6. Here’s another question I submitted: “In your town hall meeting with BSA staff, you said that 95% of Boy Scouts come from Cub Scouting. Why has BSA given up on recruitment of middle school youth who are not Scouts?”

  7. Here’s another question I submitted: “Sea Scouts, Exploring, Venturing, and STEM Scouts at the high school level, starting at age 13 or 14, are co-ed programs. Exploring and STEM Scouts at the middle school level, starting at age 10 or 11, are co-ed programs. STEM Scouts at the elementary school level, third grade and up, starting at about age 8, is a co-ed program. If BSA has a variety of fully co-ed programs starting in third grade and going all the way to age 21, why can’t Cub Scouts and Boy Scouts be fully co-ed programs too?”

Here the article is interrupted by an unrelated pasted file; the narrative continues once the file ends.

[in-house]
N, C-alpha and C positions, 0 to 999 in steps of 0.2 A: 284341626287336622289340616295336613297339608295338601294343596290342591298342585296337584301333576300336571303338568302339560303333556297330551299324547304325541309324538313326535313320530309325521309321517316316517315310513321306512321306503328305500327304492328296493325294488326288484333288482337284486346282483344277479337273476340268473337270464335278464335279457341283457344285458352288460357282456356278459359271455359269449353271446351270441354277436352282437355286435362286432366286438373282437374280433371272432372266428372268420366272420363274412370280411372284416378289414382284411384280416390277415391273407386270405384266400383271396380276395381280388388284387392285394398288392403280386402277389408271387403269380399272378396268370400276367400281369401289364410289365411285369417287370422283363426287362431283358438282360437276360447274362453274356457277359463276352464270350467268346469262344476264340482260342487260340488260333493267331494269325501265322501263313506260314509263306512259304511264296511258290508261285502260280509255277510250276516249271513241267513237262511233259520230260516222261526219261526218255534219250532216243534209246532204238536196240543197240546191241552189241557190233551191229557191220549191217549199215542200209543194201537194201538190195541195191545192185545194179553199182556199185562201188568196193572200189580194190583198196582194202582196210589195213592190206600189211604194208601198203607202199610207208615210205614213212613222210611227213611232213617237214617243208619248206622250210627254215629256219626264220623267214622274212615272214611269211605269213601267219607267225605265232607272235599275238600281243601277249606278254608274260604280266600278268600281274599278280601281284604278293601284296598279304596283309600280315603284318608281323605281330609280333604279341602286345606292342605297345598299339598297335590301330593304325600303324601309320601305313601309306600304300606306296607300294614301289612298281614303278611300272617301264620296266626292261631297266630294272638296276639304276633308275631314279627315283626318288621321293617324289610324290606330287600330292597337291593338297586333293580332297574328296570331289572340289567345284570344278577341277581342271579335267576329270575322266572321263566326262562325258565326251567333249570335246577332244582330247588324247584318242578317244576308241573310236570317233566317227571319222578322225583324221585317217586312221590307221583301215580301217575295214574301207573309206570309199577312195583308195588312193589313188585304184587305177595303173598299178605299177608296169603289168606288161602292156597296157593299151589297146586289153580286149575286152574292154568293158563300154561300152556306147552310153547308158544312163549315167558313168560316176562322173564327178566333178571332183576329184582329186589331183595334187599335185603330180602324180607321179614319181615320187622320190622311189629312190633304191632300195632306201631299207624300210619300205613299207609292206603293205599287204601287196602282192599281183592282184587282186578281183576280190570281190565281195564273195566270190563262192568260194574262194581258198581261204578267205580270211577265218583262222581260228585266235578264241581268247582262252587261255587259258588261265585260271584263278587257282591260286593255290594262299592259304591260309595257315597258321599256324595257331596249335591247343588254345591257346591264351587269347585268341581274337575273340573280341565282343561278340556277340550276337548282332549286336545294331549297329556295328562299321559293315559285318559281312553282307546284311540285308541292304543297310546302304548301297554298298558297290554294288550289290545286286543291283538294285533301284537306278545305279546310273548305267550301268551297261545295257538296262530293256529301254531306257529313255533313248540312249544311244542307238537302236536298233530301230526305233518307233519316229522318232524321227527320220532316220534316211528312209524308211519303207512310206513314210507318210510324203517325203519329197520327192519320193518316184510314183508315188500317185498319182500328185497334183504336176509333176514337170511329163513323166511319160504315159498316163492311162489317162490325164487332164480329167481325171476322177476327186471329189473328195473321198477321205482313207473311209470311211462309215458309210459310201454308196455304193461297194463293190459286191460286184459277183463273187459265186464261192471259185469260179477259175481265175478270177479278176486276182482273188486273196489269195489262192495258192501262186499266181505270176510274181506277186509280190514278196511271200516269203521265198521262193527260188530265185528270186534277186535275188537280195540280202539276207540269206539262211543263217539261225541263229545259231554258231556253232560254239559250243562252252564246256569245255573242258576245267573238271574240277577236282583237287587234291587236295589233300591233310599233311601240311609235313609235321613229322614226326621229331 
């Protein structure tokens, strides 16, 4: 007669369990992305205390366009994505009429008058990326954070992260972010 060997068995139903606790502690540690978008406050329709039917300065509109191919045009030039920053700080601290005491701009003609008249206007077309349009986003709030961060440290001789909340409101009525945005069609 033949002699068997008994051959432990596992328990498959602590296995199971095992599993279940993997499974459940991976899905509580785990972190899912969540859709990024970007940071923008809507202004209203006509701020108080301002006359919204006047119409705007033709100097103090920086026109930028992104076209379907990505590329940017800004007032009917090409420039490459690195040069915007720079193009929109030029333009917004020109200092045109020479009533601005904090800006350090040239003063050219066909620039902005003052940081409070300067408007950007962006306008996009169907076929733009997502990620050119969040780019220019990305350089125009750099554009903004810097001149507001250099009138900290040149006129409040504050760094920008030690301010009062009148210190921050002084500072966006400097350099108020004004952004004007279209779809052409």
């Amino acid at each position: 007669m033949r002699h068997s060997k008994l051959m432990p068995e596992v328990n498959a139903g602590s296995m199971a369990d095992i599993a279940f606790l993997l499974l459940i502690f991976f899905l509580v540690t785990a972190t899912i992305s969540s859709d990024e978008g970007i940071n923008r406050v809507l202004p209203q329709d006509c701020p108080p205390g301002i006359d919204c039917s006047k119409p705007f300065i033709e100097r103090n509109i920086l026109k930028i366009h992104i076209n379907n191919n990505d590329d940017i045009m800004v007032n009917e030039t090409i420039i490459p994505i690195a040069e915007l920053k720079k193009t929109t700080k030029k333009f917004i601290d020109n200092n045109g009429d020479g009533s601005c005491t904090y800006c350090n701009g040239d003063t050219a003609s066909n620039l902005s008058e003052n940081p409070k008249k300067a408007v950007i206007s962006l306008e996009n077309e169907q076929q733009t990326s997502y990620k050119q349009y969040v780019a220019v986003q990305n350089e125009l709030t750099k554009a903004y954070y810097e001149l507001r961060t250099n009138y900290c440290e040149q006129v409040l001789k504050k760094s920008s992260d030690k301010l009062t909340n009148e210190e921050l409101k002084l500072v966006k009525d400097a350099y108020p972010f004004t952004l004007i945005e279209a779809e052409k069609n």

8. GSA Leaders, in general, seem to be somewhat put off, repulsed, disgusted, and just plain insulted to think that the BSA made this decision without consulting with them first. Many feel that this move is driven by nothing more than financial gain and boosting enrollments. They also feel that it degrades the image and scope of the mission of the GSA by insinuating that the BSA is somehow superior. This is the perception that many hold because of a lack of inclusion in formulating a broad plan that could have involved both organizations. What say ye?

  9. I look forward to getting more detail on the Adult leadership for Girl Dens, and what the transition to “older girls program” and what that will look like. I’m all for this initiative, and so is my daughter, but the more details we can get the more opportunity we have to help this initiative succeed.